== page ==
William Bain

Photo courtesy of Irene Doyle's WW1 & WW2 website

Apr 13, 1898

Born at Flatlands New Brunswick, Canada to John and Isabella (nee Irvine) Bain


Aug 29, 1915

Attested at Sussex New Brunswick into the 55th Battalion 

Ø      Number 445527

Ø      Next of kin given as John Bain (father) of Flatlands New Brunswick

Ø      Occupation given as “Labourer”

Ø      No previous military service given

Ø      Religion given as “Presbyterian”

Ø      Assigned to “A” Company

On Attestation, he lied about his age, giving his birth year as 1897


Oct 30, 1915

Embarked the SS Corsican at Montreal



Nov 1, 1915

Pay assignment of $20 per month took effect to Mrs John Irvine of Flatlands New Brunswick


Nov 9, 1915

Disembarked the SS Corsican in England


Apr 7, 1916

Transferred to 39th Battalion and attached to Brigade Signal Base at West Sandling Camp


Jan 4, 1917

SOS (Struck Off Strength) 39th Battalion and TOS (Taken On Strength) 6th Reserve Battalion at West Sandling Camp


Jan 15, 1917

Awarded 14 days Field Punishment No 2 for “Drunk”


Mar 6, 1917

SOS 6th Reserve Battalion and TOS 21st Battalion


Mar 31, 1917

Left CBD (Canadian Base Details) for 2nd Canadian Entrenching Battalion


Apr 2, 1917

Arrived at 2nd Canadian Entrenching Battalion


Apr 4, 1917

Joined 21st Battalion in the field


May 8, 1917

Killed in Action and initially buried in the Vimy Communal Cemetery.  Following the war, his body was exhumed and reburied in the Point du Jour Miltary Cemetery at Athies France


Jul 17, 1917

Burial Report made out


Dec 13, 1920

Death Scroll sent to father, John Bain, at Flatlands New Brunswick


Jan 4, 1922

Death Plaque sent to father, John Bain, at Flatlands New Brunswick



The British War Medal and Victory Medal were sent to his father, John Bain of Flatlands NB, but no date is recorded in the file for this. 

No Cross of Sacrifice was sent to the family as he was single, and his mother was not alive. 

What follows is a quote from page 78 of the Diary of Sandy Bain, a signaler from the 21st Battalion: 

            “We had to wear our gas masks until about 4 a.m, when bombardment ceased.    Every half hour or so I would simply have to take mine off and wipe my mouth and chin, holding my breath all the time.  This would cause my eyes to water every time I did so.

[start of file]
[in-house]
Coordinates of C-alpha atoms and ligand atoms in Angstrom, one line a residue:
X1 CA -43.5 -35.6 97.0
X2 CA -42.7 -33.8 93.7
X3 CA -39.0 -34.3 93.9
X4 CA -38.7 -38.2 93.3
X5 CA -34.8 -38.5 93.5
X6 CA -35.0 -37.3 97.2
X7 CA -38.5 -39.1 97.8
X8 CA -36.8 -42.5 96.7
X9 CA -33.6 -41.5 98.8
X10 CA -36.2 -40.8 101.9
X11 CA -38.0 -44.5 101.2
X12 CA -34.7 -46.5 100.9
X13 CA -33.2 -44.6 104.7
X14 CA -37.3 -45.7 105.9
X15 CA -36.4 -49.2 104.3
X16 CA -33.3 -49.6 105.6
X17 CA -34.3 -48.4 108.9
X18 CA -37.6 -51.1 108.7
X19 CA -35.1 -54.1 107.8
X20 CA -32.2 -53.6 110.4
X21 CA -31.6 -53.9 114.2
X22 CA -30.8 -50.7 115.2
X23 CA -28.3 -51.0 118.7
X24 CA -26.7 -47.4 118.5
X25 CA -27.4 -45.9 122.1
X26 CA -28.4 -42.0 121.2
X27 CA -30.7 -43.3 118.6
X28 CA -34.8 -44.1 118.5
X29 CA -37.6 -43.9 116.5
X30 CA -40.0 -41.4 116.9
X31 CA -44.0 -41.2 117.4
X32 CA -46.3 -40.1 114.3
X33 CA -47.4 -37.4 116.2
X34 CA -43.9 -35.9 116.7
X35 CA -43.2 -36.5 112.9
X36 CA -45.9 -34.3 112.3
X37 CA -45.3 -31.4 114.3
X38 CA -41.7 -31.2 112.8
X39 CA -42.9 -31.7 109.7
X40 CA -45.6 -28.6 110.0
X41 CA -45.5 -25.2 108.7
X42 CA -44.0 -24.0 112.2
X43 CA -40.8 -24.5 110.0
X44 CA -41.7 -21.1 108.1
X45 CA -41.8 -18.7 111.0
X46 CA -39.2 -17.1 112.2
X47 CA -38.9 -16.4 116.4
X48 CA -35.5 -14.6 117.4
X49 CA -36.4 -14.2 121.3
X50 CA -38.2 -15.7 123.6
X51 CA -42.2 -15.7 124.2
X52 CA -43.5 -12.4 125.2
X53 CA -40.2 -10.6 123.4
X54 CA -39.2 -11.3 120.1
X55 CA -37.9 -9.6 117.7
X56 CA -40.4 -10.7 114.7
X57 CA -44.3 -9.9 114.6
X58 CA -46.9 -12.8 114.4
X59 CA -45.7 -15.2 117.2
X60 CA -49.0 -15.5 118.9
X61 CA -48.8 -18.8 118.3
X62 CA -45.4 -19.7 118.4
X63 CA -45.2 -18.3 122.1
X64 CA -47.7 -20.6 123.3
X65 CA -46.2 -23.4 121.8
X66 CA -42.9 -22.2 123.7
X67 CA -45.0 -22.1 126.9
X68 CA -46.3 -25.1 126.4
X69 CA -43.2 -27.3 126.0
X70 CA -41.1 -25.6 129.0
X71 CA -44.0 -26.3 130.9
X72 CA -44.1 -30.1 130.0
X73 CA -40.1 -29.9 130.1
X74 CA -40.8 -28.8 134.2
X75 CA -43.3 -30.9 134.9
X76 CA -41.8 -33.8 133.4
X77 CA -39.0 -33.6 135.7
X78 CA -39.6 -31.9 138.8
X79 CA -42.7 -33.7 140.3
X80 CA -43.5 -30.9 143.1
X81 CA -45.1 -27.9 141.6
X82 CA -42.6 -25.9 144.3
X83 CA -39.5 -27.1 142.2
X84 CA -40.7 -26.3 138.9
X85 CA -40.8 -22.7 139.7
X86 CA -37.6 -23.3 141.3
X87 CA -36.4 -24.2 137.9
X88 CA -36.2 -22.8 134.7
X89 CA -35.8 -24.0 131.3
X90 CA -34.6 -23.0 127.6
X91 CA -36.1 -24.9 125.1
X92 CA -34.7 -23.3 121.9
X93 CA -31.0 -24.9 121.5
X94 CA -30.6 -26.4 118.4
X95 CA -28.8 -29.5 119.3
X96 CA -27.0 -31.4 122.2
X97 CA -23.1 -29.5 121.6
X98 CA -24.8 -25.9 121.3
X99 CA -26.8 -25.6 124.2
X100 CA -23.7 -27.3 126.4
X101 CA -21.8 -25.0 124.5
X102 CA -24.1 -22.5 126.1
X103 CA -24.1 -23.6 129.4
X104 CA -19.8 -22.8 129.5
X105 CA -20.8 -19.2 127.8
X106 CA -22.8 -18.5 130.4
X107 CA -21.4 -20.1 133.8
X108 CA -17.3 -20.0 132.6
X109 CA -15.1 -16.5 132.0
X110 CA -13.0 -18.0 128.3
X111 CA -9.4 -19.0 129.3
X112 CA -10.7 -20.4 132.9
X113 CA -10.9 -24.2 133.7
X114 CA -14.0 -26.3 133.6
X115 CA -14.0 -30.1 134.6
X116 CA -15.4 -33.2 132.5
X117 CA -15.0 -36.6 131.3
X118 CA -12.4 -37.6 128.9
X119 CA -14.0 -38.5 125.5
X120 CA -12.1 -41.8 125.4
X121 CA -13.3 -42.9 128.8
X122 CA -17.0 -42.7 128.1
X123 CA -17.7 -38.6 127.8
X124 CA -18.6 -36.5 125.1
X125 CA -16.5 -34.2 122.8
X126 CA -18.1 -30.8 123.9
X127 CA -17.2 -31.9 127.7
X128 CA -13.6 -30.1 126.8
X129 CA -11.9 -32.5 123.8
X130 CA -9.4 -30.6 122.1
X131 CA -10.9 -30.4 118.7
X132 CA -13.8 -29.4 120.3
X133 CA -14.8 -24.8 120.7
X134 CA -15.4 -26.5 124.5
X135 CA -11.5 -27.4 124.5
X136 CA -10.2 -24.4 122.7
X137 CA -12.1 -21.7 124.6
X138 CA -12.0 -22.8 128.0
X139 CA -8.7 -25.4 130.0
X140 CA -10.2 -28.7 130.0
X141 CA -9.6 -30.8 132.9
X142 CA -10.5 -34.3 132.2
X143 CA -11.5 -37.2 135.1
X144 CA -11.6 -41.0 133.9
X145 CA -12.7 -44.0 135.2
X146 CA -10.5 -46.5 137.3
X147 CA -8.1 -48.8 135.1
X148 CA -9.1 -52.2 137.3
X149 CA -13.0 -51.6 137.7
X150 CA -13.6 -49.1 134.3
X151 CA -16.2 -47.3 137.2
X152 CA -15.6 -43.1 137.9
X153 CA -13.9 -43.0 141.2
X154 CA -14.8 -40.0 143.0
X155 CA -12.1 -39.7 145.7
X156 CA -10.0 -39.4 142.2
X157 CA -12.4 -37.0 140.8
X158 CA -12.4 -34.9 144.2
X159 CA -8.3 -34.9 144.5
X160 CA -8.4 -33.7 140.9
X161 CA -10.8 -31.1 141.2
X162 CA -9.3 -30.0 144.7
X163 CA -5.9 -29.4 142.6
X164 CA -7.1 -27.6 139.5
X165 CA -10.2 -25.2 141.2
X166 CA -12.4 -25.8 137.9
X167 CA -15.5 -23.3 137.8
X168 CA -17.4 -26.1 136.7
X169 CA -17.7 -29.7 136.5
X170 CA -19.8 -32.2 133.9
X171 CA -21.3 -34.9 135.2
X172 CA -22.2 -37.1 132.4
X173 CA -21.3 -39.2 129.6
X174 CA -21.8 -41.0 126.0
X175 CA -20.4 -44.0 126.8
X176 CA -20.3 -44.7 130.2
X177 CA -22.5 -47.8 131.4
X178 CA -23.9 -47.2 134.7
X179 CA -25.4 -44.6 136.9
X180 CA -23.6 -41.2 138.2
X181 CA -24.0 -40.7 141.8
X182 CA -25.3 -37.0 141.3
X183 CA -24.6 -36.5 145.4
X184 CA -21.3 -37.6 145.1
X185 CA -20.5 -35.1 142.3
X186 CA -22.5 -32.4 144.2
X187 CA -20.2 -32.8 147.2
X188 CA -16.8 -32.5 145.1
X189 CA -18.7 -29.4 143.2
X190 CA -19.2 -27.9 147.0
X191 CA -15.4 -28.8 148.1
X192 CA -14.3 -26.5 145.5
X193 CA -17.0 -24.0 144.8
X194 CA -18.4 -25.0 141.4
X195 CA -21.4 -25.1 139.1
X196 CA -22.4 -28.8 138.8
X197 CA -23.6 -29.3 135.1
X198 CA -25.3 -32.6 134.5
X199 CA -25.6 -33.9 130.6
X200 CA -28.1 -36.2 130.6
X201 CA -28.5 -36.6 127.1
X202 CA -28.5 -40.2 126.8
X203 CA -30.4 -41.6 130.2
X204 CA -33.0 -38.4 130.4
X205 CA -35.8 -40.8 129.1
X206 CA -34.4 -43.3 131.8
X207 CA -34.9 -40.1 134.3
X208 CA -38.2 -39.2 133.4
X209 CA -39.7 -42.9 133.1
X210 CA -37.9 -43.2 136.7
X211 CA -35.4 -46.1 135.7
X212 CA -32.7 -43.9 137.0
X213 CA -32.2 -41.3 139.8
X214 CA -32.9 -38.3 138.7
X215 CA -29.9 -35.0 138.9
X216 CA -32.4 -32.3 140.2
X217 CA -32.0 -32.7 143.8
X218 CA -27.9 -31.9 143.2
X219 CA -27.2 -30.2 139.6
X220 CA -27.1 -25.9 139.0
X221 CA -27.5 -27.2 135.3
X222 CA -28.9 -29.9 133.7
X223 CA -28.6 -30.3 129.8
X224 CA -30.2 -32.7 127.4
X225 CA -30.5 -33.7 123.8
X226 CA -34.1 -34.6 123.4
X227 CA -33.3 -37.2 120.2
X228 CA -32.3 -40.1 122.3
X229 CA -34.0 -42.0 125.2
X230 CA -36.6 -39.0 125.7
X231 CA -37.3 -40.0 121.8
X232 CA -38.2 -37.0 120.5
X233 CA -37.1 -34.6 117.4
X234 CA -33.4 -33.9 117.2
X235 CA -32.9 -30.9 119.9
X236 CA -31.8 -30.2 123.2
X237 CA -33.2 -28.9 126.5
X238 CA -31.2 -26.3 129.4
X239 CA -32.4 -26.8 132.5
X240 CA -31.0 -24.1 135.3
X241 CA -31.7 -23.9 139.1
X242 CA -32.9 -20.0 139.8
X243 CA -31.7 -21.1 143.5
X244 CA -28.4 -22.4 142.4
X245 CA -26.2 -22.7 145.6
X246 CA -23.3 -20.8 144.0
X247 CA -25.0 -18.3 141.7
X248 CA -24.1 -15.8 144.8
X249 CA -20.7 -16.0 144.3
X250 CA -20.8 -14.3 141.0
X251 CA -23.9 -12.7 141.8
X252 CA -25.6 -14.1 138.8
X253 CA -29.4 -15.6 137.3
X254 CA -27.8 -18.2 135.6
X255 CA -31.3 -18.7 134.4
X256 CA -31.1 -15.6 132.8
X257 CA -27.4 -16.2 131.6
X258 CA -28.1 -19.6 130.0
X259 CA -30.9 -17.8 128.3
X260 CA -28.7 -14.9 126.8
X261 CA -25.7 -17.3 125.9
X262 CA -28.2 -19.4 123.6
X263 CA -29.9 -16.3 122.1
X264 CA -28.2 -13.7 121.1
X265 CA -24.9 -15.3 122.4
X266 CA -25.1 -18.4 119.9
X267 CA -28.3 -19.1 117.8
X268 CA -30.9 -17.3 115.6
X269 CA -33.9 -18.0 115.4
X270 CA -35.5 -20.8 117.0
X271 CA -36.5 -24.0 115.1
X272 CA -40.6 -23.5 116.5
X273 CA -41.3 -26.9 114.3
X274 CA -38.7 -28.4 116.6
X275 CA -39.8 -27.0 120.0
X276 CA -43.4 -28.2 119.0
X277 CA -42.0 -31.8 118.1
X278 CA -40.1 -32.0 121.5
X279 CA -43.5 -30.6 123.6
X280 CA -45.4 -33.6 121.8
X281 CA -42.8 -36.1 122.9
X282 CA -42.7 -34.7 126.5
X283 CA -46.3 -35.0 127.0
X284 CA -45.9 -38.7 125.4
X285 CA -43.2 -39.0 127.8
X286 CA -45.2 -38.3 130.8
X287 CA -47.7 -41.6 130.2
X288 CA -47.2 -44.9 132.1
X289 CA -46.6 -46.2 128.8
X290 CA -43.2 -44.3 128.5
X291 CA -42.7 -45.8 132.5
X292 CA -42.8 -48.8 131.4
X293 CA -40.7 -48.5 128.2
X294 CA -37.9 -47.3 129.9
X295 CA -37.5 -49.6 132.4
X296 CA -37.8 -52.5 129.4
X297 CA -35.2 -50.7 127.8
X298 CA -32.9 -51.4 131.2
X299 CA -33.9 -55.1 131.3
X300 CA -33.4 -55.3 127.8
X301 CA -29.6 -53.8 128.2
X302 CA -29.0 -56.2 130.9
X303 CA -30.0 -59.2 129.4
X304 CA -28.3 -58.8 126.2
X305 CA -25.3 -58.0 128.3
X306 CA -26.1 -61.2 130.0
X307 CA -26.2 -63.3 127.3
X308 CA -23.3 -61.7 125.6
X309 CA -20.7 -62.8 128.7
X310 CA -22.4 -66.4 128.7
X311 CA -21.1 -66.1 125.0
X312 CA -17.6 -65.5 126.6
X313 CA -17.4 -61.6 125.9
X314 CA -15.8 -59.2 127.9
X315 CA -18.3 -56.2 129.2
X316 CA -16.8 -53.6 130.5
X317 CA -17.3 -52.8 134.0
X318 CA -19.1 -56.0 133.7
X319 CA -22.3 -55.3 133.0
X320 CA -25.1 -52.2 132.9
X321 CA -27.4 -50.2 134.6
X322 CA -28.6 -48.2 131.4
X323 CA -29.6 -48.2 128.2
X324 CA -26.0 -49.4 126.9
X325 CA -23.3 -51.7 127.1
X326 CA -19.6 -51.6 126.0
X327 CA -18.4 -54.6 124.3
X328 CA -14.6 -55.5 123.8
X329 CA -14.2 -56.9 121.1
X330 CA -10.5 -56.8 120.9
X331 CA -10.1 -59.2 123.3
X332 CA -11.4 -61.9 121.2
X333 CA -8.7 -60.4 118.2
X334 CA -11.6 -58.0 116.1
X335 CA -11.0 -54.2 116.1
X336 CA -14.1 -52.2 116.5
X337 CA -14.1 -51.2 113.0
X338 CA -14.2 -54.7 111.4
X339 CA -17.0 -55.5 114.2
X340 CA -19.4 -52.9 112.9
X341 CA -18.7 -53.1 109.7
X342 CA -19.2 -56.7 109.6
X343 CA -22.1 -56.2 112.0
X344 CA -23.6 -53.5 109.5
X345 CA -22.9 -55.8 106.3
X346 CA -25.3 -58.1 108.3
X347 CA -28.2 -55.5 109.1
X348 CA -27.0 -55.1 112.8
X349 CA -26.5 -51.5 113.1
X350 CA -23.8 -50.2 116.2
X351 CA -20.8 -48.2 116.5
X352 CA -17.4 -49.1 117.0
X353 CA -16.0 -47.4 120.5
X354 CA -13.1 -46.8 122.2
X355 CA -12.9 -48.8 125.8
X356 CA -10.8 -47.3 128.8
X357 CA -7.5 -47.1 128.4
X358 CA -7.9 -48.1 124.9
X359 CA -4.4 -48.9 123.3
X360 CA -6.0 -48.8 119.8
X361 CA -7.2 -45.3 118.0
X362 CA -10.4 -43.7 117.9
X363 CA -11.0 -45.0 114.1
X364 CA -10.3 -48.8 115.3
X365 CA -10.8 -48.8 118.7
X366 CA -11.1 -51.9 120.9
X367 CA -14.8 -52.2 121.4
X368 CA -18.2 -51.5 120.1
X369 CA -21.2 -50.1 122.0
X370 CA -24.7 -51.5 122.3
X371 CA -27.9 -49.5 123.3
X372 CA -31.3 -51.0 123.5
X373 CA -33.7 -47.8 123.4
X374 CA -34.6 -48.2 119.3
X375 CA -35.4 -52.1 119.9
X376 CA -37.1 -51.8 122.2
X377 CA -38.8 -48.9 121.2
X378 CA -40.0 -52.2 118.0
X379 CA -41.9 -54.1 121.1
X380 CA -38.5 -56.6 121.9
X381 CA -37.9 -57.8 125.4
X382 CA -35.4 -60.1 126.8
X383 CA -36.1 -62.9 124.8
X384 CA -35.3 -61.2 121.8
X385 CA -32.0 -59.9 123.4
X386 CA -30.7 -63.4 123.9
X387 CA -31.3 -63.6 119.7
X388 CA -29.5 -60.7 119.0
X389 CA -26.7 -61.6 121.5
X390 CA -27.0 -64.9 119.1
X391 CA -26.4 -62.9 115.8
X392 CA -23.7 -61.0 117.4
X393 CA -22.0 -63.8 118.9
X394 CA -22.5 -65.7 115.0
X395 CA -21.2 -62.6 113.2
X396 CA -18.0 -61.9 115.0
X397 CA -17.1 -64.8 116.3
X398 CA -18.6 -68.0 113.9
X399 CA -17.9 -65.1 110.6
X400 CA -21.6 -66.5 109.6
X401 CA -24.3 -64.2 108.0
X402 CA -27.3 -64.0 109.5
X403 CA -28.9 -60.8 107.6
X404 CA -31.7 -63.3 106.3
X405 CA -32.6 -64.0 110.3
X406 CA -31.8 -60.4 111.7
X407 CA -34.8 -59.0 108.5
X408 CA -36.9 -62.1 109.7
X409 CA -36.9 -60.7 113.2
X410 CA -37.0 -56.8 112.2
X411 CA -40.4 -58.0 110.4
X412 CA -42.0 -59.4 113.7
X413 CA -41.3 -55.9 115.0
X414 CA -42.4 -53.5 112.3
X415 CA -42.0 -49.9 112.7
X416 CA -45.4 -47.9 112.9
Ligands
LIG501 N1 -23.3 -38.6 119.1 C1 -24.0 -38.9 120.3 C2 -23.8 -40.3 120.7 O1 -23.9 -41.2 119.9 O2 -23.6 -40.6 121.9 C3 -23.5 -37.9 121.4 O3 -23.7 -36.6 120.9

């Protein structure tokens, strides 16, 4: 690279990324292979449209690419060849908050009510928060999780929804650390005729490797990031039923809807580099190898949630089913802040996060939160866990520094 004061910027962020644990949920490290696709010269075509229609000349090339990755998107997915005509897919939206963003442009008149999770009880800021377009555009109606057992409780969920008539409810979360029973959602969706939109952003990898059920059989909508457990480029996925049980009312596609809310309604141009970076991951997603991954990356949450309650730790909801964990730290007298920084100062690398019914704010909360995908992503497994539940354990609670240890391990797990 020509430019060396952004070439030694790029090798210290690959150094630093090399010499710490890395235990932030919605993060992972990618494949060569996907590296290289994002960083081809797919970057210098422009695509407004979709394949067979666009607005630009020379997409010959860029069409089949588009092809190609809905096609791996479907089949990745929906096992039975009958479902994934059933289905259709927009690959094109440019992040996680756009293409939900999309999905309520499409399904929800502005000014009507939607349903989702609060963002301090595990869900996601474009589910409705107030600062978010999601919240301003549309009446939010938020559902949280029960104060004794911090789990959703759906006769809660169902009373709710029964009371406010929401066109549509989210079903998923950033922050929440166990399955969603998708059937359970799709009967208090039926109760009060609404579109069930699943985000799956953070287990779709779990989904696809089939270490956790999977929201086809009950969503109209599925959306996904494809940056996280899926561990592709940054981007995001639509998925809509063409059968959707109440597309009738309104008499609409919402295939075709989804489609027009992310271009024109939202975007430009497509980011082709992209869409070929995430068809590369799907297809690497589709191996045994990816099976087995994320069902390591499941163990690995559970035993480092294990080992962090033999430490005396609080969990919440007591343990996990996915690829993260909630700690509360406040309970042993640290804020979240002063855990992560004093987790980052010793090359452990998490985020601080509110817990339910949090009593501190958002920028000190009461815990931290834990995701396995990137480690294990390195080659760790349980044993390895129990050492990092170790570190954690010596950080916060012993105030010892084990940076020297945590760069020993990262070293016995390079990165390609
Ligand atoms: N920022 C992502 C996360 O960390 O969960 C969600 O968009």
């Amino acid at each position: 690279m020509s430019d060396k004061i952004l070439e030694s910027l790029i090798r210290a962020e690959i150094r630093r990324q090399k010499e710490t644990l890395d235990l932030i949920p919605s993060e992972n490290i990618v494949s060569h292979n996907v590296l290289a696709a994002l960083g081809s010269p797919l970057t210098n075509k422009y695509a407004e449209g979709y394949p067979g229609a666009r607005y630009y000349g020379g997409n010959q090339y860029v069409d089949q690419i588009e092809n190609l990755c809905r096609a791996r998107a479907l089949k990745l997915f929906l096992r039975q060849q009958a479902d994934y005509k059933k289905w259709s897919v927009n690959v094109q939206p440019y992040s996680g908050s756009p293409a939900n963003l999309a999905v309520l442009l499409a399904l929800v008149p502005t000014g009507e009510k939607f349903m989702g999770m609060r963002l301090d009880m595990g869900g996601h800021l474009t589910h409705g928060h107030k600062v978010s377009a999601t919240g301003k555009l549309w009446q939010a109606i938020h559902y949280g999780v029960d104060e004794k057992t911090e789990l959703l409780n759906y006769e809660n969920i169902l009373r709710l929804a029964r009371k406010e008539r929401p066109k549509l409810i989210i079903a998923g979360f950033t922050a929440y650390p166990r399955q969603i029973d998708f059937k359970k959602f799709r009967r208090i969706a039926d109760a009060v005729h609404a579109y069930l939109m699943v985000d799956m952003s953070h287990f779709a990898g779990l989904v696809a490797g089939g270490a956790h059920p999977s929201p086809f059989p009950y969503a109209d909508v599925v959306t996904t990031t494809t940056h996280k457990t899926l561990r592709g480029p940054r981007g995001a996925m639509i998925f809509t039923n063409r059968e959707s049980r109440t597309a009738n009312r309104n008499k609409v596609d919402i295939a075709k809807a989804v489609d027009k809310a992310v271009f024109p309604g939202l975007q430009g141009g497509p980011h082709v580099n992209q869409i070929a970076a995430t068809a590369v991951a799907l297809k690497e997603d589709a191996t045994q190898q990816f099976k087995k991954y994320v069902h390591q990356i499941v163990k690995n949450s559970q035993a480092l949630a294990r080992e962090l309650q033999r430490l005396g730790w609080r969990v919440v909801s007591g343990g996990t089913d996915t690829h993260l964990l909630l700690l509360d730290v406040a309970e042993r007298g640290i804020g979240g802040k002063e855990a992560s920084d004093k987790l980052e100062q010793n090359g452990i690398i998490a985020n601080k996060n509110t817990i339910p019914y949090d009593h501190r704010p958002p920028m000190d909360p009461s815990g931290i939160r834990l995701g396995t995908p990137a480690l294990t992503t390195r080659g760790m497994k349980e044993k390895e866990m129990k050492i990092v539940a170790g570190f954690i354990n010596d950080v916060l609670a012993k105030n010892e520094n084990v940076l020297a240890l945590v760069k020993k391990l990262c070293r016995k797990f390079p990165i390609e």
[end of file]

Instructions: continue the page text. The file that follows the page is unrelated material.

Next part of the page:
Some of the men suffered very much in our dugout and in the Company dugouts, and also among the men in the trenches there were quite a few gas casualties.    One signaller died as they were carrying him out to the dressing station - a former 55th Battalion man, Billy Bain from Flatlands, N.B. He was very fine boy and I was sorry to hear of his death. 

            After the shelling stopped, I was able to get some sleep”



During the Remembrance Day ceremonies in 2008, Veteran's Affairs Canada conducted a vigil each night for the week leading up to November 11.  This vigil consisted of projecting the names of every Canadian soldier who is listed with the Commonwealth War Graves Commission on various buildings and monuments across Canada, and in London England.  The photo below shows William Bain's name being projected on the outside wall of Canada House in London England.



For the 7 nights leading up to November 11, 2010, the names of all Canadian soldiers were projected onto the Belgian War Memorial in Ypres.  At the same time, the same names were being broadcast via the internet to schools across Belgium and Canada.  The image above shows the opening ceremonies at the Belgian War Memorial on November 4, 2010. 

Below on the left is the name of William Bain being projected on that wall.  Below right shows the name being broadcast to the schools.  Each name appeared for 25 seconds and each night 9,700 names were shown.

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